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Even in the 3rd grade I’ve been a dreamer! Who better to emulate than the ultimate dreamer himself… Walt Disney.

From Dreamer to Doer 

I won’t lie and tell you I’ve wanted to be a reporter all my life, but I can tell you I’ve always been inspired by people who reached for the stars.

When I was younger I thought I was going to be a rollercoaster designer/theme park mogul. This was my ultimate goal! My imagination was on hyperdrive and my thrill-seeker quickly developed at a young age! I loved challenging myself, yet having an opportunity to get creative.

Fast forward through the awkward middle school years to my freshmen year of high school. Math was no longer a fun, and soon became my least favorite subject. Well, to be an engineer… math is kind of a big deal!  I moved on from that dream, but my love for theme parks was (and still is) alive.

Confused and desperately looking for my new niche, I decided to join my school paper as a staff writer. That’s all it took for me to get sucked into the journalism vortex. 2 years later I’d eventually become editor-in-chief of the school’s paper.

College is where I got to really got a true experience in the world of all things journalism/news. Between my internship and reporting/production experiences, I am excited to see where I’m going, how I am growing, and what the future holds.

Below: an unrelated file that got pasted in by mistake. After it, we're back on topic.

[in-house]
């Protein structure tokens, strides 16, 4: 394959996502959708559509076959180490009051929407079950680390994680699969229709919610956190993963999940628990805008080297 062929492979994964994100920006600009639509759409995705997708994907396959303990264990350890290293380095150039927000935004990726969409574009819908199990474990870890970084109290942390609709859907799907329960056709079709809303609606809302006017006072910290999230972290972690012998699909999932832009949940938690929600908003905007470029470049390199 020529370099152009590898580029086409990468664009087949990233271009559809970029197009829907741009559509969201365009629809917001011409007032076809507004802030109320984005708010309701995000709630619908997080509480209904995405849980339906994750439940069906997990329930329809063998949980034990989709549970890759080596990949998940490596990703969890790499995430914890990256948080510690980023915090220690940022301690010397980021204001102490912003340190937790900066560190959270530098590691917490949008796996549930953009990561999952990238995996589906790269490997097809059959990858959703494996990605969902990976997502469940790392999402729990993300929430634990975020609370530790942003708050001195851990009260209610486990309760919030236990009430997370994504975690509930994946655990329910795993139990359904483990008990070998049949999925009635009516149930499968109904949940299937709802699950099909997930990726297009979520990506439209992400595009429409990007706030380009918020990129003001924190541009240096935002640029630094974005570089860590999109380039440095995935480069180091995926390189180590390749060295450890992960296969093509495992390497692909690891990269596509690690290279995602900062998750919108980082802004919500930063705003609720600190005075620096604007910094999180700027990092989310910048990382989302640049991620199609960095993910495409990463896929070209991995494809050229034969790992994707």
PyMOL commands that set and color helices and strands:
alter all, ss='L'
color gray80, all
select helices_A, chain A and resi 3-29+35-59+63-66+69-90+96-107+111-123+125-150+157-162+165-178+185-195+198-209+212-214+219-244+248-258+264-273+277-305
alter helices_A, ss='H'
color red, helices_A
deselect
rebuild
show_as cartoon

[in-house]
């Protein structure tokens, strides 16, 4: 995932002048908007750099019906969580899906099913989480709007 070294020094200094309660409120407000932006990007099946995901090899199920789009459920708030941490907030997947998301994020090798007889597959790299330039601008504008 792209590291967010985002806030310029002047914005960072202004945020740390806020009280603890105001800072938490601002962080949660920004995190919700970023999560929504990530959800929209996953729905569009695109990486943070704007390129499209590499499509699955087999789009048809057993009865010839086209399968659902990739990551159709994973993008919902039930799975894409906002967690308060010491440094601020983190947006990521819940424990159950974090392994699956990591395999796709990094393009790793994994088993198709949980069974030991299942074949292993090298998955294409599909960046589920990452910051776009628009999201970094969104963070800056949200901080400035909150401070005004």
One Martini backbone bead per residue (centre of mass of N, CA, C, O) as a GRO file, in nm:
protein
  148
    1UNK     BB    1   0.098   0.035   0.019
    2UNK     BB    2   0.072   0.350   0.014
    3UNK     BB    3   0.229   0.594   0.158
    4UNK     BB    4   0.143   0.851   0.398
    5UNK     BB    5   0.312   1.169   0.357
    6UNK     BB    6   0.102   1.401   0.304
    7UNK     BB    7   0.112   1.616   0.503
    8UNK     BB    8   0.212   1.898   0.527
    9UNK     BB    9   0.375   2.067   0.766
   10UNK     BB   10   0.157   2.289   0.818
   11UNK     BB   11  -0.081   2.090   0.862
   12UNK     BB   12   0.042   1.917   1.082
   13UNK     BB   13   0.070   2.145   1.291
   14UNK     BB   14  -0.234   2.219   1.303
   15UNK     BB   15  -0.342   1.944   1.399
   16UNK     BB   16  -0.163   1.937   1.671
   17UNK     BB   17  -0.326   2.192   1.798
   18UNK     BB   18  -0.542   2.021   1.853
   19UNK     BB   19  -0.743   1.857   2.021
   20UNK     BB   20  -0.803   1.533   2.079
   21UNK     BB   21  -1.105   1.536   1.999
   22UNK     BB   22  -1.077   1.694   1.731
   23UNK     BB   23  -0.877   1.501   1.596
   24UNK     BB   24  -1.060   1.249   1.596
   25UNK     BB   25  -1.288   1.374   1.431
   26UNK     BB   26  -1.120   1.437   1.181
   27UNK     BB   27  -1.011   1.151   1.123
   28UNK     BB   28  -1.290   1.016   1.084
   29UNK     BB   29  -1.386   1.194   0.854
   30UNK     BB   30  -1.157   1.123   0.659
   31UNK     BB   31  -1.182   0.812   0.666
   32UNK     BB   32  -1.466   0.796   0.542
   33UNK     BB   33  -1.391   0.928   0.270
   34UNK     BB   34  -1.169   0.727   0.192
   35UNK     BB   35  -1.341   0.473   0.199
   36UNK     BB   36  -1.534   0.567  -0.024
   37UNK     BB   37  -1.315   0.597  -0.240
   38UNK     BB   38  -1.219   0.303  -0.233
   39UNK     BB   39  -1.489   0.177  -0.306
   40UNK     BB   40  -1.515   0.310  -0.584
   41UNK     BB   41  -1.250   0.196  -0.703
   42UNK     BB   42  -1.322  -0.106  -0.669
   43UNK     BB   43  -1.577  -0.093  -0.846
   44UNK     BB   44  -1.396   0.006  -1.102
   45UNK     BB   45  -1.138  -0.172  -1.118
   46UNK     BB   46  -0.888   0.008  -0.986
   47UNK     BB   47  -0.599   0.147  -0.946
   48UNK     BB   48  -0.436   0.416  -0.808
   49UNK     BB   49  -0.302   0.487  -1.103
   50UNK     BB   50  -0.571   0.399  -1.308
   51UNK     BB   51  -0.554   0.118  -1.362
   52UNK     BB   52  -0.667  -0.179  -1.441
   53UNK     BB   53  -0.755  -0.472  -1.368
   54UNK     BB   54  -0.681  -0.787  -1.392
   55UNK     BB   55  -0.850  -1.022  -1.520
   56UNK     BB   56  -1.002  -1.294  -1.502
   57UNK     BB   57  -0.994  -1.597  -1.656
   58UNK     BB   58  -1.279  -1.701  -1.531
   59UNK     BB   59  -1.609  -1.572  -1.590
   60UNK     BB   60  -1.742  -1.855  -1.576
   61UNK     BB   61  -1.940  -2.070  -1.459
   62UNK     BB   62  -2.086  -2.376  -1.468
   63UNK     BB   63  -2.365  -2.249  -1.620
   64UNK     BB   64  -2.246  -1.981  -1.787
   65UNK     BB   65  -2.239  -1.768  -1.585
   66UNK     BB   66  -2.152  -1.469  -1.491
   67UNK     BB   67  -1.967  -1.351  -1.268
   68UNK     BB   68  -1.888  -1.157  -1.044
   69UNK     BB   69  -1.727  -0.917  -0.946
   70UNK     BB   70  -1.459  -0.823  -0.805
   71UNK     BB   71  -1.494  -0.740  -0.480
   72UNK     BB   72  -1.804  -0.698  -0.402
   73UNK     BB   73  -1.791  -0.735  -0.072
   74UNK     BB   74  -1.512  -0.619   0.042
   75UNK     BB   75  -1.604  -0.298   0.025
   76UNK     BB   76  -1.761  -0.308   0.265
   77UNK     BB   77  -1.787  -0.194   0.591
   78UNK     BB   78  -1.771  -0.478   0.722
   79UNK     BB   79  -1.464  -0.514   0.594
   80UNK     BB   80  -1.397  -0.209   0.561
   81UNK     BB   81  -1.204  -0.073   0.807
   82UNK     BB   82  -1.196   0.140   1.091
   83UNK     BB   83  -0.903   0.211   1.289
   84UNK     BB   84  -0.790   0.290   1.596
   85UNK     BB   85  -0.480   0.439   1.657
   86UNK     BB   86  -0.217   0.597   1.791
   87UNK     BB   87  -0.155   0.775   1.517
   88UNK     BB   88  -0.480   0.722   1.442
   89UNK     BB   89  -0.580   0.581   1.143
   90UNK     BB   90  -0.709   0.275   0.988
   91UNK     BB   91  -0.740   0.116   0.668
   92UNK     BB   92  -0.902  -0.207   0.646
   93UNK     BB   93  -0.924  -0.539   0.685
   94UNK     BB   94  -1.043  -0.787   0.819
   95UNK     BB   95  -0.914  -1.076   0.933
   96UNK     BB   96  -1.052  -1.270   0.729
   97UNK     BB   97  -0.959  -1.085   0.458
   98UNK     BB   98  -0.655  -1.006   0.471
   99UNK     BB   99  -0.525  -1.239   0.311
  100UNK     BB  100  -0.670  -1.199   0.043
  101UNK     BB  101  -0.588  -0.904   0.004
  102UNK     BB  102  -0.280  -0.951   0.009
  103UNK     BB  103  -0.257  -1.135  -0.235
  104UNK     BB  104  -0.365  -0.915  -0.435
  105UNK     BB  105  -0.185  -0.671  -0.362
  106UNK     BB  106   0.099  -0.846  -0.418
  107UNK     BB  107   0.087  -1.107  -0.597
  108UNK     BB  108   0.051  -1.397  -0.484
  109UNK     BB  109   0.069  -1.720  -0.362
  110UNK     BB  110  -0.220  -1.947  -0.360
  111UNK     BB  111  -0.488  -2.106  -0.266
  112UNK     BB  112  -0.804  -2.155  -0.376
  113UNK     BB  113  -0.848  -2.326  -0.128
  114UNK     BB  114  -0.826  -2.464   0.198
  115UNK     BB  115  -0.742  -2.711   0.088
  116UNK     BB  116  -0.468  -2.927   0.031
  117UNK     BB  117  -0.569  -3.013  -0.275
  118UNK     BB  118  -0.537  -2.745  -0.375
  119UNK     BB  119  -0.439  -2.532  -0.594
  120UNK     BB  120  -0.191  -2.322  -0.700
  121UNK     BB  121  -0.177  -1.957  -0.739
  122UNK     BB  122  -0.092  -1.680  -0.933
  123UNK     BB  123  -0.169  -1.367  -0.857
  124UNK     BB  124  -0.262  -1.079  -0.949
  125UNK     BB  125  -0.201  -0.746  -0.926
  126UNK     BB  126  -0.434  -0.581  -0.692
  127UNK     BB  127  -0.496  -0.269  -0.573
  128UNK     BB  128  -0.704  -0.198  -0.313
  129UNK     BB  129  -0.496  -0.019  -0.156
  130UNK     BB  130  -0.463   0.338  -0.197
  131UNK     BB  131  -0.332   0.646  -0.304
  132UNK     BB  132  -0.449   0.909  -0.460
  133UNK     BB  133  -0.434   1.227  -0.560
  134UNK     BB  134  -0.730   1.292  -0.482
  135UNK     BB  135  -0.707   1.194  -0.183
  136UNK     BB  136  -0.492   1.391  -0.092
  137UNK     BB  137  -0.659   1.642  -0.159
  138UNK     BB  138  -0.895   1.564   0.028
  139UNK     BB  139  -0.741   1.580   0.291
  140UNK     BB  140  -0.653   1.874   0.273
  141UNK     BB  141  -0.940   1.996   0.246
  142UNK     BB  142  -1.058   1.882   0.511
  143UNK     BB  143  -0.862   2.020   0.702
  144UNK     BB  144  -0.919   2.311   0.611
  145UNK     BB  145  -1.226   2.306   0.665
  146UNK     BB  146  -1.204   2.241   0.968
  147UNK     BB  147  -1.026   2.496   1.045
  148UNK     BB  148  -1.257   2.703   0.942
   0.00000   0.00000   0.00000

Resumé

 For more information visit my website.

Work Experience

 

News In 90, WUFT – TV, Gainesville, Fla

Anchor/Producer: 2015 – Present

Florida’s 89.1 WUFT FM, Gainesville, Fla

Reporter: 2015 – Present

The Bite, Chompics Productions, Gainesville, Fla

Reporter: 2015 – Present

WOFL- Fox35, Orlando, Fla

Intern: Summer 2014

MDC: In Focus , Miami, Fla

Reporter: 2012 – 2014

Education

University of Florida, Gainesville, Fla

B.S. in Telecommunications, minor in Spanish: Spring 2016

A.A. in Mass Communications/Journalism: Spring 2014

High School Diploma: Spring 2012

Skills

Bilingual: English and Spanish, Reporting, Adobe InDesign, Adobe Premiere, Microsoft Office, ENPS, KLZ Newsroom 4.5

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One-Man Band(ing)

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When you’re smiling, but the camera weighs a million pounds

To one-man band is to be the Jack/Jane of all trades. It’s exciting, intense, frustrating, and HEAVY all at the same time!

Also known as MMJ – Multi Media Journalist, one-man banding is becoming essential at almost all news stations across the country. You basically report, film your own footage, and edit all by yourself.

There are definitely pros and cons to being an MMJ.

Pros: 1) You’re in control. 2) You take the video you want. 3) Writing to your video is easier because you took that footage.

Cons: 1) You don’t have any time to waste 2) Shooting a good* standup alone is challenging. 3) Carrying all that equipment can be exhausting.

The key to being successful at one-man banding is time management. You have to know what footage you want and try to line up sources to interview ahead of time.

Being an MMJ can be difficult, but you have to remember to keep your cool and work effectively.

The Neverending Story (Ideas)

It’s amazing how the first step to writing a story can sometimes be the easiest or most difficult part. By first step, I mean finding a story idea.